Tuesday, September 20, 2011

Frosty Days...

Well it's been an intense year for us, so much so that we hardly found any time at all to blog about the farming for the past 3 months. We've had some really fantastic crops, some good crops, and a few that never even germinated...and overall it was a really good year for growing herbs despite the cold, wet spring we had. We couldn't even harvest all the wonderful basil before it flowered on us.

Unfortunately, it all has to come to an end for the year sometime, and it seems like now is getting pretty much there. And now come the frosts. We've had two in the past three nights I think, which means that our tender annuals like baby dill and our wonderful gourds have been damaged or killed, and our perennials are telling us to stop harvesting them so they can store the rest of their energy until they emerge again next year. So except for a few very cold tolerant species, we'll be calling it the end of the season for our culinary herbs.

It's actually a bit of a blessing, because we still have a lot of other work to get done before the snow flies, and we could use the breathing room to be sure. We still have 4 more weeks of deliveries to make for John's summer CSA before the end, so we still have that but we also need to start preparing the perennial herbs for the long winter ahead, which means applying wood mulch around all the plants so that the temperature in the ground stays a bit warmer and more stable. We'll also be adding extra straw mulch to some of our more tender perennials like sage to help them get through to the spring. A couple more really tender perennials like rosemary and lemon verbena will have to be dug from the ground and stored in a cold frame or stoarge shed in order to make it through.

We also still have our seed and grain crops to harvest and bring in from the fields. Our wheat and oats are still a little bit greener than we like, and some of our herb seeds like dill and fennel aren't quite ready yet. With the slow start we had for the year, it's going to be a tough one to get all the grain and seed we were hoping for, but there is still some time yet.

I'll be sure to put some pictures of our finished crops up later to show how everyuthing's looking...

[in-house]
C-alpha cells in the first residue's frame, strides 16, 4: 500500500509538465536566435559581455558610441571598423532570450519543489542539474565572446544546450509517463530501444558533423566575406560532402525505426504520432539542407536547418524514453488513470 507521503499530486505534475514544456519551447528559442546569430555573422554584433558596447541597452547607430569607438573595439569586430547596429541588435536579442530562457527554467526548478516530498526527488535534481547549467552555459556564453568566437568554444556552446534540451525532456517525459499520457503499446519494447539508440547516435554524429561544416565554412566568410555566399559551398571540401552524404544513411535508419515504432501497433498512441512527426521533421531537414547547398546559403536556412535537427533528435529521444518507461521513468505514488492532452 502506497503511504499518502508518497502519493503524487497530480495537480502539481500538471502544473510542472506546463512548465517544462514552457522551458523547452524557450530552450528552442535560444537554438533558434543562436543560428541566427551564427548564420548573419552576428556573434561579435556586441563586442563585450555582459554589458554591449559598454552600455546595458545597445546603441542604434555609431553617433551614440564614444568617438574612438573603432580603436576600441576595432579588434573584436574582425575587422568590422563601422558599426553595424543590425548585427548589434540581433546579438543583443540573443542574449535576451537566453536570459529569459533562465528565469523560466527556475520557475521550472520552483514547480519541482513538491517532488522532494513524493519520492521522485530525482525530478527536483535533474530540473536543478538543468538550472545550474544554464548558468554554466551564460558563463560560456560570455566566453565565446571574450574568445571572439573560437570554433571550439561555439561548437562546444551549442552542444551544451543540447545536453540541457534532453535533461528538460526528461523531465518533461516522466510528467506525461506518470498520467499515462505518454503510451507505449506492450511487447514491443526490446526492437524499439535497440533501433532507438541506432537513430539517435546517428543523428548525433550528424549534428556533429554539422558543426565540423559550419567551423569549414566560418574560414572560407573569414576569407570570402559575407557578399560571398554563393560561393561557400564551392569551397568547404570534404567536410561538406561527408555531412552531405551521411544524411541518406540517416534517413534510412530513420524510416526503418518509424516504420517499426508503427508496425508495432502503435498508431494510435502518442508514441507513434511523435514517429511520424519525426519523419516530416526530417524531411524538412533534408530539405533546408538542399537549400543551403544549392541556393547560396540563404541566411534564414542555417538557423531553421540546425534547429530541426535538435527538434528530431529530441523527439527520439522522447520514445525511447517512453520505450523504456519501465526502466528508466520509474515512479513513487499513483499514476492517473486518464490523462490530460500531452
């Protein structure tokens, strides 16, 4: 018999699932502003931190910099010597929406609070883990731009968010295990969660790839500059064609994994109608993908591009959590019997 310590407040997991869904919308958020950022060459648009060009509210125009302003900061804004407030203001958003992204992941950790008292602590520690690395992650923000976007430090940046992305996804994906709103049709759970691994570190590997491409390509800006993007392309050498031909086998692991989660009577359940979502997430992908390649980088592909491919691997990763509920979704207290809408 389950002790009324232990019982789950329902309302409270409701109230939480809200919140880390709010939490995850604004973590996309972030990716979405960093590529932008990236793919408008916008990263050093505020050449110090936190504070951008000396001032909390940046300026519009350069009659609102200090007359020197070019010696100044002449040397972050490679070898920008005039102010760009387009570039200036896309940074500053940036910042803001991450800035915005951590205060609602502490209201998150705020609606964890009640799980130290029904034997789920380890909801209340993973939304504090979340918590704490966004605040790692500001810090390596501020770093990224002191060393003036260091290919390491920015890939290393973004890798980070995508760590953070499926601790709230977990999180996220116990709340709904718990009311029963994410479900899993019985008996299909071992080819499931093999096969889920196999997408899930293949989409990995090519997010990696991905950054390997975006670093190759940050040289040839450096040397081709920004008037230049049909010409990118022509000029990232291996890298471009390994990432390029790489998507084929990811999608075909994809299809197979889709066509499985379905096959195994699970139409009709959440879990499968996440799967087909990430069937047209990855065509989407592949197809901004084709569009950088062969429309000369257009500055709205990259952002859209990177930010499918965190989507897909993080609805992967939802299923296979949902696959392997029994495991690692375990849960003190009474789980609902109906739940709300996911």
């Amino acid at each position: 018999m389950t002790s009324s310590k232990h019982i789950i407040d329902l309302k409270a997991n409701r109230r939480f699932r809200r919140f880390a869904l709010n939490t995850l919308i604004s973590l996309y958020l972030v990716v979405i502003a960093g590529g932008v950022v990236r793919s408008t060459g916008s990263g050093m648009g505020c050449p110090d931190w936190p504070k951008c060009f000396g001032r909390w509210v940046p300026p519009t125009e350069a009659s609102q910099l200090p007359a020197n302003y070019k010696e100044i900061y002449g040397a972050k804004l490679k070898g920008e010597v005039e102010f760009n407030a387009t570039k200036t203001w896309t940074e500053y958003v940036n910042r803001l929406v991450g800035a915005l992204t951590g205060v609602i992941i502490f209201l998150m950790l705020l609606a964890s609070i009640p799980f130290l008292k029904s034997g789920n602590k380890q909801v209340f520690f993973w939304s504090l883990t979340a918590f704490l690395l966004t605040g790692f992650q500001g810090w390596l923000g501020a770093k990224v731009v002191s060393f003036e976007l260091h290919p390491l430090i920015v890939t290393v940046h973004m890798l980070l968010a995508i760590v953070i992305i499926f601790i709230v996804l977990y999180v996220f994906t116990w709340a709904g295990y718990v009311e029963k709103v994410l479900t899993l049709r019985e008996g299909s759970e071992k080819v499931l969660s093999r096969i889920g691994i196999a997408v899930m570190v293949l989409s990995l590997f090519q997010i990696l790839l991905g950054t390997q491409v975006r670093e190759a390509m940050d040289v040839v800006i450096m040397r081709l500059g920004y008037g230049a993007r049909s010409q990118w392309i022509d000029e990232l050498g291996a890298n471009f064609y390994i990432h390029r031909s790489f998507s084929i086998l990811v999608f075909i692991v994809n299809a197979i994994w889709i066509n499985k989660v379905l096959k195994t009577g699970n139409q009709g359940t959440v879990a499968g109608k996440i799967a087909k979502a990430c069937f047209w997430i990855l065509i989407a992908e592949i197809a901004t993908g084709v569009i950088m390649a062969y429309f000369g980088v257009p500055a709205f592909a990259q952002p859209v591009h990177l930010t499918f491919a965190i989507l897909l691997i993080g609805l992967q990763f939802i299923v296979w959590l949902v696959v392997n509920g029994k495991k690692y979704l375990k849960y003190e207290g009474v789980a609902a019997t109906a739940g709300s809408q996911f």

Saturday, September 3, 2011

New Mother!

A couple of months ago, one of our hens decided to go broody. When we say that a hen 'goes broody', we mean that she decides that it's time to sit on some eggs and try to hatch them. The only problem was that she wasn't actually sitting on any eggs, but sometimes it can be pretty hard to get a hen to quit when she's decided it's time to have some babies. Luckily, we had some extra fertilized eggs that didn't fit in the incubator, so we tucked a few eggs under her to see if she would hatch them out.

It can't be easy to have the patience to wait out a chick before it hatches. We have these fancy incubators with controlled heat and humitidy and machines inside that turn the eggs side to side six times a day, and I still had trouble finding the patience to let the rest of nature take it's course. A hen, on the other hand, does nothing but sit on those eggs and turn them around once in a while for three whole weeks. That's a lot of time staring at the same coop wall day after day.

And like clockwork, three weeks after recieving her surrogate eggs, she had become the proud new mother of six beautiful baby chicks.

It turns out that natural brooding is also way more successful than incubating eggs. The only eggs under our hen that didn't hatch turned out to be infertile to begin with, basically giving her a 100% success rate for hatching this year. Even the best, most practiced chicken breeders with the most advanced incubators only get somewhere around 80%, and our own incubating experiment this year wasn't anywhere near that successful.

I think maybe we'll just let the hens do what they do best in the future, and let them do all our incubating from now on...